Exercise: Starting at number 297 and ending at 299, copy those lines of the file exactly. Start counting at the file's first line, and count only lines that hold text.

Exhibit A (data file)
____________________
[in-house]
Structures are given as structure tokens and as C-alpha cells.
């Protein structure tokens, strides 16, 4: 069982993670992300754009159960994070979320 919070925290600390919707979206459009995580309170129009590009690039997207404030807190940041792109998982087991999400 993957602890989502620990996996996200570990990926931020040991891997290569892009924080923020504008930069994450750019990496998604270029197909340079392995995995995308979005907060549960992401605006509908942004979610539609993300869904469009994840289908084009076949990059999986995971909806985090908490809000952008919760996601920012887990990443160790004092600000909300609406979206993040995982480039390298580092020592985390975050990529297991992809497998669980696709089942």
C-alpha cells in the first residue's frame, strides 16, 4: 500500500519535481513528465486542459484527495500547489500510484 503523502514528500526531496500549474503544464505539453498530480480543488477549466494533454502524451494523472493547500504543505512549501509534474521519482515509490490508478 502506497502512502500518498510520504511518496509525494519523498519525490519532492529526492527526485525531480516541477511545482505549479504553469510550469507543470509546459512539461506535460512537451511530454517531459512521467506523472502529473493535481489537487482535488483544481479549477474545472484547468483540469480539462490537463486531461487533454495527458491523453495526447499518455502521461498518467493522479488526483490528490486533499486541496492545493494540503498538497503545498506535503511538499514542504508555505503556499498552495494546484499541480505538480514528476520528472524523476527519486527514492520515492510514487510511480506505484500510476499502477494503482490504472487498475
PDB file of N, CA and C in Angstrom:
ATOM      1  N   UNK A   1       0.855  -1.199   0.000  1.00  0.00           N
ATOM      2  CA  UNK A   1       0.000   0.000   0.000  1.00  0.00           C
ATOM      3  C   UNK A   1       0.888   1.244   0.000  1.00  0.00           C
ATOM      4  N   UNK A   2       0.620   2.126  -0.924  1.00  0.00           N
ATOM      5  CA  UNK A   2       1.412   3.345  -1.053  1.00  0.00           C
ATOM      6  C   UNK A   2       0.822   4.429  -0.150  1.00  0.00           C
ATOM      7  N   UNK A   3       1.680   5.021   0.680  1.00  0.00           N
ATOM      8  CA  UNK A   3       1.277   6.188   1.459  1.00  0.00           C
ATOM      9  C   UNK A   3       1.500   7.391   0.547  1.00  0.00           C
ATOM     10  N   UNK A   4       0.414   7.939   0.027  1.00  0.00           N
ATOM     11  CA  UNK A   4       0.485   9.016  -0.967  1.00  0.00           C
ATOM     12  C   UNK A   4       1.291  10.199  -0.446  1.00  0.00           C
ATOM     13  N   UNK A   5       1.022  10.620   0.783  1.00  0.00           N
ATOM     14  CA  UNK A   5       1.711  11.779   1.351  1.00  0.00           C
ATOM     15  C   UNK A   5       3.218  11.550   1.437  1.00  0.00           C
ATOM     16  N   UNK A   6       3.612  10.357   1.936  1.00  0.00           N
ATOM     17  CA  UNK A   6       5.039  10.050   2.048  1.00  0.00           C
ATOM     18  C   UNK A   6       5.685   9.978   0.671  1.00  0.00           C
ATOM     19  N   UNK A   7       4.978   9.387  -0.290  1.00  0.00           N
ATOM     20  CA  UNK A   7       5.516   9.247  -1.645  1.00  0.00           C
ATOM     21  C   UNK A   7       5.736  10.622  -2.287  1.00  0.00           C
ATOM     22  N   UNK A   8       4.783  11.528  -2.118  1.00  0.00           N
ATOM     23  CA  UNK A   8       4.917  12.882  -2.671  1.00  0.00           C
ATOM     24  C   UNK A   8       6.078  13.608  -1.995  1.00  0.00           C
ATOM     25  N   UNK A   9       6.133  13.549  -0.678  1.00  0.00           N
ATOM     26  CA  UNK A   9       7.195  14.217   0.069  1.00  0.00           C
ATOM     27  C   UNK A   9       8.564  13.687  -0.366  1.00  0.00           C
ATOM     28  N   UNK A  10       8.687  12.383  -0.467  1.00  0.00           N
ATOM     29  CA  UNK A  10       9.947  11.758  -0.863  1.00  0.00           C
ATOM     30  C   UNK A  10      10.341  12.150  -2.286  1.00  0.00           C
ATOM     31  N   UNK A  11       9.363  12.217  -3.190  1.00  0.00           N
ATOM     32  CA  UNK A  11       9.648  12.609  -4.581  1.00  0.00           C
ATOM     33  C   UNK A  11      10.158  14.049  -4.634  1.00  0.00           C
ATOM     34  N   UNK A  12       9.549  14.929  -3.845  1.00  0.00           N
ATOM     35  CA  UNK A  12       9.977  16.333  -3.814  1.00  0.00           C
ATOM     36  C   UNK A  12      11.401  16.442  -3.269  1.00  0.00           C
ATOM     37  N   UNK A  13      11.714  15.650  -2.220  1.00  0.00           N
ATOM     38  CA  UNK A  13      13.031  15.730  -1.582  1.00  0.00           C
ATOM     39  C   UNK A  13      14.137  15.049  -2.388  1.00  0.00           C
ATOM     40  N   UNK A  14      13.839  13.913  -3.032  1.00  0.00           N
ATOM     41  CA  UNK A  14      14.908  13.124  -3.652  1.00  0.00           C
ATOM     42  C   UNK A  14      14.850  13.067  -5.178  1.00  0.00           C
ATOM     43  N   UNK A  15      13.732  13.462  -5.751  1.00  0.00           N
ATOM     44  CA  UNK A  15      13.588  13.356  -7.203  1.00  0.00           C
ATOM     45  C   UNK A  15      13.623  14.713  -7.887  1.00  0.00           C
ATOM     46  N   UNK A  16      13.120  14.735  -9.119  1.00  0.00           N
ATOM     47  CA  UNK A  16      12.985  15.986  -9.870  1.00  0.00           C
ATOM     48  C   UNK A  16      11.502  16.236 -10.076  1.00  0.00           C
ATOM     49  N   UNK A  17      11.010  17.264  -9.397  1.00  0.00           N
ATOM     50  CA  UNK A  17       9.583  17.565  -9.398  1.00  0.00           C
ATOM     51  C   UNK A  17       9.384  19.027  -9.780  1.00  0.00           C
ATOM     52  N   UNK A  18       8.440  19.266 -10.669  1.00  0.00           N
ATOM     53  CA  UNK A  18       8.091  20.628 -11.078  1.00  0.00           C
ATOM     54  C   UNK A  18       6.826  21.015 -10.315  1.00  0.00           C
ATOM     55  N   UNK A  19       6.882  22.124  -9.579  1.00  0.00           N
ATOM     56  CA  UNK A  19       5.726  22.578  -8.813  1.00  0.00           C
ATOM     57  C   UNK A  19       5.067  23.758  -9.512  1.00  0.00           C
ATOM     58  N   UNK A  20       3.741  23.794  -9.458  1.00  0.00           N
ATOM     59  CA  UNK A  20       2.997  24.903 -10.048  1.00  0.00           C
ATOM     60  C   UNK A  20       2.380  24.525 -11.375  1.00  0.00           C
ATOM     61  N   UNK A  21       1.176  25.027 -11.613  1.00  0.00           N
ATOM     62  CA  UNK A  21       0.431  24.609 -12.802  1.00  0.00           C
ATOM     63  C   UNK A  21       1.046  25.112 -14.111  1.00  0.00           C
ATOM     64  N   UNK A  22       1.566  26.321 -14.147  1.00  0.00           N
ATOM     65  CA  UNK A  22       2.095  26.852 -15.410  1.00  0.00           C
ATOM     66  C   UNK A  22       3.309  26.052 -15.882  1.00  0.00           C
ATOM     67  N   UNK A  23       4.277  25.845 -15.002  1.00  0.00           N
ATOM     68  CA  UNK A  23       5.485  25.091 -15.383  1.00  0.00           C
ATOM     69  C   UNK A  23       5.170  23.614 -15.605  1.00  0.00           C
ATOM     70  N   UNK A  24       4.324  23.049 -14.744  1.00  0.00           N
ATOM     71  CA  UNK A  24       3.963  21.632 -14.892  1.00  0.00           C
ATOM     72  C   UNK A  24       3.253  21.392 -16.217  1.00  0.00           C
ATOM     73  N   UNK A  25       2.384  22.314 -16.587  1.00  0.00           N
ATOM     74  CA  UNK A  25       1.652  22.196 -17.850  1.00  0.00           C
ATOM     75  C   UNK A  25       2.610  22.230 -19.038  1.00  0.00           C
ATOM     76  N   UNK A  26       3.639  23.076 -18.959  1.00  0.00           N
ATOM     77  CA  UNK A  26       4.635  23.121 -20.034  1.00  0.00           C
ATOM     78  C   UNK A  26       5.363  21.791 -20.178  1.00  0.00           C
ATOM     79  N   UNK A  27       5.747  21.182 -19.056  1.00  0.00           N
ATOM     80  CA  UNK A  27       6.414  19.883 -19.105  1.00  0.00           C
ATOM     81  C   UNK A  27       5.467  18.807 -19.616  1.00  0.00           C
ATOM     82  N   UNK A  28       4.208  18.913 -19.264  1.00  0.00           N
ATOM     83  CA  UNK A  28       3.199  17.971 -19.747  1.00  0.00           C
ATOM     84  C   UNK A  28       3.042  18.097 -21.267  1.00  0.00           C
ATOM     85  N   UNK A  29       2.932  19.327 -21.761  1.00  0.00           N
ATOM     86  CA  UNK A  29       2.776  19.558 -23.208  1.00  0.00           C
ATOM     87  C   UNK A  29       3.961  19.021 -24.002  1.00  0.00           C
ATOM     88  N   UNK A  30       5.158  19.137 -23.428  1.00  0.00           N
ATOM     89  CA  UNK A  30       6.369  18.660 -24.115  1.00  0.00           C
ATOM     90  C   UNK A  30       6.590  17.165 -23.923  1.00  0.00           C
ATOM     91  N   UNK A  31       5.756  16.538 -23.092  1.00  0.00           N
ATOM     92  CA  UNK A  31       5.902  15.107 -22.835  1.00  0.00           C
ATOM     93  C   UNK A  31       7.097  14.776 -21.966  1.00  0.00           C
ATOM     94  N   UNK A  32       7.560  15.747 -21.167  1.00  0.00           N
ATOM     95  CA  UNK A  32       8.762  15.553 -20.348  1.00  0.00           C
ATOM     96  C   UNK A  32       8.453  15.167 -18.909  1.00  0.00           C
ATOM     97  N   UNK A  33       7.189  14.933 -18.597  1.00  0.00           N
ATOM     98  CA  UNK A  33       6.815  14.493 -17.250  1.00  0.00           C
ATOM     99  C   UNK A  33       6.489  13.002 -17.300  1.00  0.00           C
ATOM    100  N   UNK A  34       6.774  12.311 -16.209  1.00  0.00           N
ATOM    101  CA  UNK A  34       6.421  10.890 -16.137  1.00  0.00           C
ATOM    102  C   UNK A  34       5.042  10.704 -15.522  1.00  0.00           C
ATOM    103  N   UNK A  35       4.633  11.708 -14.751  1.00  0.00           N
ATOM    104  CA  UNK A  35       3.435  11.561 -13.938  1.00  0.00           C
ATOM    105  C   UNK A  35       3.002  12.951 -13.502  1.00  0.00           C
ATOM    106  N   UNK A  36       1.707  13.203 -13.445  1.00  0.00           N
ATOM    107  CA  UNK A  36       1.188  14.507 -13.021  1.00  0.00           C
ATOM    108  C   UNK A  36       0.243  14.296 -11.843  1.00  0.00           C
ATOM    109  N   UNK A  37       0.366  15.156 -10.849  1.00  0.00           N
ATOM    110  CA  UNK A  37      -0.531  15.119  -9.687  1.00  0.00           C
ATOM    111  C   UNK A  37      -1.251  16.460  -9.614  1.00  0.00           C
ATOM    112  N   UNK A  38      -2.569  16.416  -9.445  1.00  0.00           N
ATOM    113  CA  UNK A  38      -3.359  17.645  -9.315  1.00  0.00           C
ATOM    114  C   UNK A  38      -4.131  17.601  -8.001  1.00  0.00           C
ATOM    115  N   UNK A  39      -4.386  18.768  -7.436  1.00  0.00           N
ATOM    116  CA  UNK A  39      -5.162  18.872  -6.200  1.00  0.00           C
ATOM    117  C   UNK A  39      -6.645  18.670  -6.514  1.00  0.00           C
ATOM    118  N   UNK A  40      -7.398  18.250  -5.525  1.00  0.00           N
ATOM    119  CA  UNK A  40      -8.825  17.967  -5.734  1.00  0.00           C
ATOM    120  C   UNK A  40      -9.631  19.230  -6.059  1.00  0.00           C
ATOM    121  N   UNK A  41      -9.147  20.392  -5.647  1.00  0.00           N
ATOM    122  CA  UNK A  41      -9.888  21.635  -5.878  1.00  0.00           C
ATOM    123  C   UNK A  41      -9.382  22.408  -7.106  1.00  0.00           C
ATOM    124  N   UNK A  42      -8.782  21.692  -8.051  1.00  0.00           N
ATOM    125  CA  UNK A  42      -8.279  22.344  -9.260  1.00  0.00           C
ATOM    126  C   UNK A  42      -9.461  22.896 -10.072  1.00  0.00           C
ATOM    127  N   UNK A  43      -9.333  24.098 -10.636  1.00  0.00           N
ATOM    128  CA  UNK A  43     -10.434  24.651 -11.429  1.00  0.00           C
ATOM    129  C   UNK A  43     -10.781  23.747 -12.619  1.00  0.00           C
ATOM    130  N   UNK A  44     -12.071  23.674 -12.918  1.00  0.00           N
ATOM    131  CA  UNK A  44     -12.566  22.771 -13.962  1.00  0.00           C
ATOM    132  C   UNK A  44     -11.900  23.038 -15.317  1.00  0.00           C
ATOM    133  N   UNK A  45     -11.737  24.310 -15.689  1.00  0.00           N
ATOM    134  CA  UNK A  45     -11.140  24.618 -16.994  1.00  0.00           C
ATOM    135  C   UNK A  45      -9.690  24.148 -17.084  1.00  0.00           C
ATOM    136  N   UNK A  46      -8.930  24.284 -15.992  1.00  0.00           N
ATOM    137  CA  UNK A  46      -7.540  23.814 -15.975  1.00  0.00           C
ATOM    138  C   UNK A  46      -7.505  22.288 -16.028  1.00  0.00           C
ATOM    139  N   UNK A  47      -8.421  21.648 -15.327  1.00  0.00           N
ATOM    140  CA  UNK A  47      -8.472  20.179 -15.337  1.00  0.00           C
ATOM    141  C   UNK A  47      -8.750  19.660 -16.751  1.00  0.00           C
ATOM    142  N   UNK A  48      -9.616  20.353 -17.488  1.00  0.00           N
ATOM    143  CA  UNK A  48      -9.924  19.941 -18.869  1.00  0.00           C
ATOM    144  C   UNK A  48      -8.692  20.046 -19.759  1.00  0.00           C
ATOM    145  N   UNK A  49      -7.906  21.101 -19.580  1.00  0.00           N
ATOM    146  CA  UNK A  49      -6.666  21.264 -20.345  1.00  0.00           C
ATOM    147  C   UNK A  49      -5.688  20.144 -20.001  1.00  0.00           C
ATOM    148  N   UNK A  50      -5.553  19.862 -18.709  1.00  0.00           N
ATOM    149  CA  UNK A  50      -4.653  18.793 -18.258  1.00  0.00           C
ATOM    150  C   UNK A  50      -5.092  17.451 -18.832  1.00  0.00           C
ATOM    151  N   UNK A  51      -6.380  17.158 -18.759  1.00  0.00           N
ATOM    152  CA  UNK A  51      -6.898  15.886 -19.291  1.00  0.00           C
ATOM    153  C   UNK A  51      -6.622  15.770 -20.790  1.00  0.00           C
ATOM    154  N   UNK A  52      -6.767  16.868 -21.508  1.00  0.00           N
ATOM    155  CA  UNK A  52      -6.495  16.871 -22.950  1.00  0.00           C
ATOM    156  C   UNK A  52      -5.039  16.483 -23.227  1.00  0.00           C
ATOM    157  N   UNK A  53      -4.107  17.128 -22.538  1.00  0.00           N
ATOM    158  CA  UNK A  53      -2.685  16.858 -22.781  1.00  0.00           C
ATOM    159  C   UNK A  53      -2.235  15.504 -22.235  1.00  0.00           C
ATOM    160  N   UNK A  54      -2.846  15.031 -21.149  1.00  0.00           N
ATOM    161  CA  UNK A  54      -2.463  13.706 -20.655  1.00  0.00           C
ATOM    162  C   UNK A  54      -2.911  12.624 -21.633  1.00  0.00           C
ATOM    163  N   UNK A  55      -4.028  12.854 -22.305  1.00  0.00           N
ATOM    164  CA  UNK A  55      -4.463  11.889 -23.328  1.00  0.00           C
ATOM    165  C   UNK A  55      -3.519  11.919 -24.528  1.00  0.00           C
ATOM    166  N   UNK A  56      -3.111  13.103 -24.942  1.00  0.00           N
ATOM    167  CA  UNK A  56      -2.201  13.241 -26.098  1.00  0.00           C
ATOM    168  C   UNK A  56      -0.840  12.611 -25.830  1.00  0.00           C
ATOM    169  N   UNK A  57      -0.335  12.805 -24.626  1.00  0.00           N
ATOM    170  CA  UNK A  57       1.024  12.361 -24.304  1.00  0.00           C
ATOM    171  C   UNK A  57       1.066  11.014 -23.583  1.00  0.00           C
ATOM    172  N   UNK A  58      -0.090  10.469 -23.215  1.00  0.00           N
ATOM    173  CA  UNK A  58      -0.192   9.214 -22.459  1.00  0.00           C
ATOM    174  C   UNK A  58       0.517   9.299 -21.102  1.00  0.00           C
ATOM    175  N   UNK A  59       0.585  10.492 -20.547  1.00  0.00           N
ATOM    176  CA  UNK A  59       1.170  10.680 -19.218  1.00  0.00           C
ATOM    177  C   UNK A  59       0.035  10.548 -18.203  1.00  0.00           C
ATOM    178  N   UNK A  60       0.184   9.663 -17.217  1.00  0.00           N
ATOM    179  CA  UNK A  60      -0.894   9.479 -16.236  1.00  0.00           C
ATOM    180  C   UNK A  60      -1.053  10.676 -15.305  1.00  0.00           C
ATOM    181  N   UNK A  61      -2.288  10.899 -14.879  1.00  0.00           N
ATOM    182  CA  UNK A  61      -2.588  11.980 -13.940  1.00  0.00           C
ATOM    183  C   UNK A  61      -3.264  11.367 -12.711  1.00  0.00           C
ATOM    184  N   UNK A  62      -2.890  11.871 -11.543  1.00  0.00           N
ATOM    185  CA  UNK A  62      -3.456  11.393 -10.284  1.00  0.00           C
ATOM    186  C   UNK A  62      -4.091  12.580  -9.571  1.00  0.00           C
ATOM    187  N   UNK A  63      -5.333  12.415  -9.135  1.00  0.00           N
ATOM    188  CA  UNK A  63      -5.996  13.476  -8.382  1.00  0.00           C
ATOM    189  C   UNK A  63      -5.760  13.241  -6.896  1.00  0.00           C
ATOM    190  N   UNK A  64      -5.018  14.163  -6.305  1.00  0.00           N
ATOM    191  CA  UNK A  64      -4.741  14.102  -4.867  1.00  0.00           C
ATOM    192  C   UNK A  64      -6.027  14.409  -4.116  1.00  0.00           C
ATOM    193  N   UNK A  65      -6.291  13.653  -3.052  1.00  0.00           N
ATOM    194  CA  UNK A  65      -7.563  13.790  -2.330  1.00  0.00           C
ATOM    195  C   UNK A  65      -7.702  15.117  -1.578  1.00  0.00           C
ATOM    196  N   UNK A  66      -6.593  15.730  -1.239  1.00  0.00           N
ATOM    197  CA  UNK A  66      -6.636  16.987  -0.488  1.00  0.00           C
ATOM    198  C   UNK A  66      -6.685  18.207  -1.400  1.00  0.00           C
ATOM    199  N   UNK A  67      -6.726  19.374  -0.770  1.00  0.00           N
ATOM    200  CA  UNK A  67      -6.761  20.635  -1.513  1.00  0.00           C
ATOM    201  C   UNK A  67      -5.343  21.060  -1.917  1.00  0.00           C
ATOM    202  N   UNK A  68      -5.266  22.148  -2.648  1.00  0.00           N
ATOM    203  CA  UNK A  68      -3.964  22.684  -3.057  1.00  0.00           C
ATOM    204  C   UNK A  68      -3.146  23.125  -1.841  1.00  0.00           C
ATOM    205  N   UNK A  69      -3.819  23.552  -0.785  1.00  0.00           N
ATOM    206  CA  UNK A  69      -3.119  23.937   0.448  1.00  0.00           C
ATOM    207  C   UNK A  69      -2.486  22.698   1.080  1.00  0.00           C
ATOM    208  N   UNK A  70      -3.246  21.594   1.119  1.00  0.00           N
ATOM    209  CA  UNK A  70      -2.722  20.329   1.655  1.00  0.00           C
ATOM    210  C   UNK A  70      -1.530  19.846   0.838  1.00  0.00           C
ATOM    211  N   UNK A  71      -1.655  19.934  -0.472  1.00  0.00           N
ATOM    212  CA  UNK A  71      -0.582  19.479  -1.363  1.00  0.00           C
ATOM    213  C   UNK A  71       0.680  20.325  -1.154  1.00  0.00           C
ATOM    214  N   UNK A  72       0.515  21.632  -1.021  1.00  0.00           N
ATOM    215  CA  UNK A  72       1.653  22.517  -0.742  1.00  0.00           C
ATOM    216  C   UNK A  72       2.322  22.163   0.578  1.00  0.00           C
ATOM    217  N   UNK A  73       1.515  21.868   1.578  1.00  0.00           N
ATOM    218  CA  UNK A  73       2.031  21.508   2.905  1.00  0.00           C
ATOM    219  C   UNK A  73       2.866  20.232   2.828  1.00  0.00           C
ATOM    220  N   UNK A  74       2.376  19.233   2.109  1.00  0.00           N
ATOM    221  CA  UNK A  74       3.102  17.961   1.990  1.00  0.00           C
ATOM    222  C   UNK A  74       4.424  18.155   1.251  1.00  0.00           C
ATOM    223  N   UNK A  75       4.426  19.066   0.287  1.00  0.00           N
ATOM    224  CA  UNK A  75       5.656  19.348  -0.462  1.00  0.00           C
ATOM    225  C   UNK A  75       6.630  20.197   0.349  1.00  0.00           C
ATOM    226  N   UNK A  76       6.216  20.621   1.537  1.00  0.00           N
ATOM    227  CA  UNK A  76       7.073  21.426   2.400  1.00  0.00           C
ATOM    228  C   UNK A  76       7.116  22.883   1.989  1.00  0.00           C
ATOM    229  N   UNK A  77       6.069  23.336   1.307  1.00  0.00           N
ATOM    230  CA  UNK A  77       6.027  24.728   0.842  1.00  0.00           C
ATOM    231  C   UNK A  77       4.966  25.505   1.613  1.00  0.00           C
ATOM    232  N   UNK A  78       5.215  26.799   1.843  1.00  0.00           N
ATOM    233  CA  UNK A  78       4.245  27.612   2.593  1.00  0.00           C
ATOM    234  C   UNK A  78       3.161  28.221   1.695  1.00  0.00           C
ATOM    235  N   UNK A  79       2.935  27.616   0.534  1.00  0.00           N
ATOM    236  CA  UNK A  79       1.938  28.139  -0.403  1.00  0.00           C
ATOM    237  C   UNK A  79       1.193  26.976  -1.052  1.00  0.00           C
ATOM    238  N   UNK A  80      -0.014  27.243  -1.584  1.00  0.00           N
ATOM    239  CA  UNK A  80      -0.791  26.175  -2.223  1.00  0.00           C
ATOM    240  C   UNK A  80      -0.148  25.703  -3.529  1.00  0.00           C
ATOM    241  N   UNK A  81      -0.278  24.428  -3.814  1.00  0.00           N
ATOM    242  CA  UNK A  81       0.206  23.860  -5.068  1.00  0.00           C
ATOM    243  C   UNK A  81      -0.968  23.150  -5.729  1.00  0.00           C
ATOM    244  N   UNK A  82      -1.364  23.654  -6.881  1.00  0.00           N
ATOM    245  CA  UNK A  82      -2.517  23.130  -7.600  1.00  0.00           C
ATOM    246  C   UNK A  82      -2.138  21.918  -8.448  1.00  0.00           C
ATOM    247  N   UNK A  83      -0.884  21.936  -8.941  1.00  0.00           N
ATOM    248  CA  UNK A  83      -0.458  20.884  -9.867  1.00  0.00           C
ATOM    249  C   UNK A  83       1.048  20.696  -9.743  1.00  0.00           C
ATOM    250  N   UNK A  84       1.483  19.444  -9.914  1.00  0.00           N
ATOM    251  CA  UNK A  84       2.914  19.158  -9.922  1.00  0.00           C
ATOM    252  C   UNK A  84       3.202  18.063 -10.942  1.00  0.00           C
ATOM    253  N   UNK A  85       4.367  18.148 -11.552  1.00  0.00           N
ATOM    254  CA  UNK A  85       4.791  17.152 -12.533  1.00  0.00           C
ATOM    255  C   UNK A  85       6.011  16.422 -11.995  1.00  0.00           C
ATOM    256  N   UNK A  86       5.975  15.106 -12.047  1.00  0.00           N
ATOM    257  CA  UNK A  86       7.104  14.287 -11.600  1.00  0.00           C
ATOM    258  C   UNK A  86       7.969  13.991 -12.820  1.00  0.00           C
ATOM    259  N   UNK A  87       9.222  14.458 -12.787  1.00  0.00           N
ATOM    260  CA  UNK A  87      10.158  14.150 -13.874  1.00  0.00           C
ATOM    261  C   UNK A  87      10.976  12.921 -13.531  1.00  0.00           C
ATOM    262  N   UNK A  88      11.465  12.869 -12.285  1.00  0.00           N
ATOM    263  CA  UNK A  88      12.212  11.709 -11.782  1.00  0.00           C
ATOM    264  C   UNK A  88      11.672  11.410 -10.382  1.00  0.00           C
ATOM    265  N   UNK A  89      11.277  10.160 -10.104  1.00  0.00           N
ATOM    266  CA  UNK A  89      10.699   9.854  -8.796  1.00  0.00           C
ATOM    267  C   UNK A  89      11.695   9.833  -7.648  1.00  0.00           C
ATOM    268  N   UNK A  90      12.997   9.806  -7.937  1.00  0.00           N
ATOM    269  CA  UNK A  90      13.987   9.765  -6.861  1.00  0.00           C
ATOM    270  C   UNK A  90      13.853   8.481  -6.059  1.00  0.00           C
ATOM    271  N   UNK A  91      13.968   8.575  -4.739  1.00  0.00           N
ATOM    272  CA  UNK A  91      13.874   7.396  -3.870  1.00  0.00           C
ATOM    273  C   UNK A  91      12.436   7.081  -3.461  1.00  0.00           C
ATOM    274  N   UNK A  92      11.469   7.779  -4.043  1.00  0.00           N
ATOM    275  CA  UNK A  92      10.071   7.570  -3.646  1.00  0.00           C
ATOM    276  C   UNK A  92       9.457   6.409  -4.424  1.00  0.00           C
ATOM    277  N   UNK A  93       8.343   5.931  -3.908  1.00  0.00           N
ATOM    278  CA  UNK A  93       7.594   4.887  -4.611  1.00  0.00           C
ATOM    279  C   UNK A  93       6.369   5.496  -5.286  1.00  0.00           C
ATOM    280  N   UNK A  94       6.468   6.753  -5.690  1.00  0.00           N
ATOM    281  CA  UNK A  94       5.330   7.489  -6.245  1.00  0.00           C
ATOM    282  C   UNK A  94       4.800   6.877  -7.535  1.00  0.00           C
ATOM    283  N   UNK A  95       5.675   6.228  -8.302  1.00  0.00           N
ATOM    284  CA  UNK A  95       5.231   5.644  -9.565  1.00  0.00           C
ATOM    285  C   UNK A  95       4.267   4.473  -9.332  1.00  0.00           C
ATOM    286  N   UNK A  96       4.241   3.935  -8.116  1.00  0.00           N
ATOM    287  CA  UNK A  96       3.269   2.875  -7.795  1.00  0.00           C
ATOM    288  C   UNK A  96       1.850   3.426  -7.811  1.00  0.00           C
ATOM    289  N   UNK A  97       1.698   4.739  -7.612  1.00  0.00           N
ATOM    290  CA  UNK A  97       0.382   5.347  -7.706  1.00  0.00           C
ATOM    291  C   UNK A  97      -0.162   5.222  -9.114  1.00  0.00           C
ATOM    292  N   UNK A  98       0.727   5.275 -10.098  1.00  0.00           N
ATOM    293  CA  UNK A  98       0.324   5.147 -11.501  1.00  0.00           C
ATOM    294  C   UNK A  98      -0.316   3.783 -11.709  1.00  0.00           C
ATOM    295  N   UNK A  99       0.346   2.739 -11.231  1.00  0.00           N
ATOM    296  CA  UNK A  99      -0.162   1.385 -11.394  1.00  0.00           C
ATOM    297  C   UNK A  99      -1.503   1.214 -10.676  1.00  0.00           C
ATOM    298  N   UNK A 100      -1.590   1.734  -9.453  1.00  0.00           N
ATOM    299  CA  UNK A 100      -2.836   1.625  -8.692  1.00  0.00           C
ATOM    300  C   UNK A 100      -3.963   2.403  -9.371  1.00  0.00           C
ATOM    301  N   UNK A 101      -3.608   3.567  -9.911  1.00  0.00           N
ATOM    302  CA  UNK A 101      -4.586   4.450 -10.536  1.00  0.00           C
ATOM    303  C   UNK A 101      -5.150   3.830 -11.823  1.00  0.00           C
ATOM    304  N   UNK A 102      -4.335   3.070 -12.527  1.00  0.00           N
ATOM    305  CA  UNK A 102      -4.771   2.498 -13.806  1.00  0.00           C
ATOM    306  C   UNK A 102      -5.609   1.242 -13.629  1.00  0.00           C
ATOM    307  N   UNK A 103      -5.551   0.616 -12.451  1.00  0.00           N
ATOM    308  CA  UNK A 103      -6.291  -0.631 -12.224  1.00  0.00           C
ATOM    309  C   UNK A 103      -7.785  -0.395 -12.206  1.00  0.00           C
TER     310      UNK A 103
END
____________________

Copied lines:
ATOM    292  N   UNK A  98       0.727   5.275 -10.098  1.00  0.00           N
ATOM    293  CA  UNK A  98       0.324   5.147 -11.501  1.00  0.00           C
ATOM    294  C   UNK A  98      -0.316   3.783 -11.709  1.00  0.00           C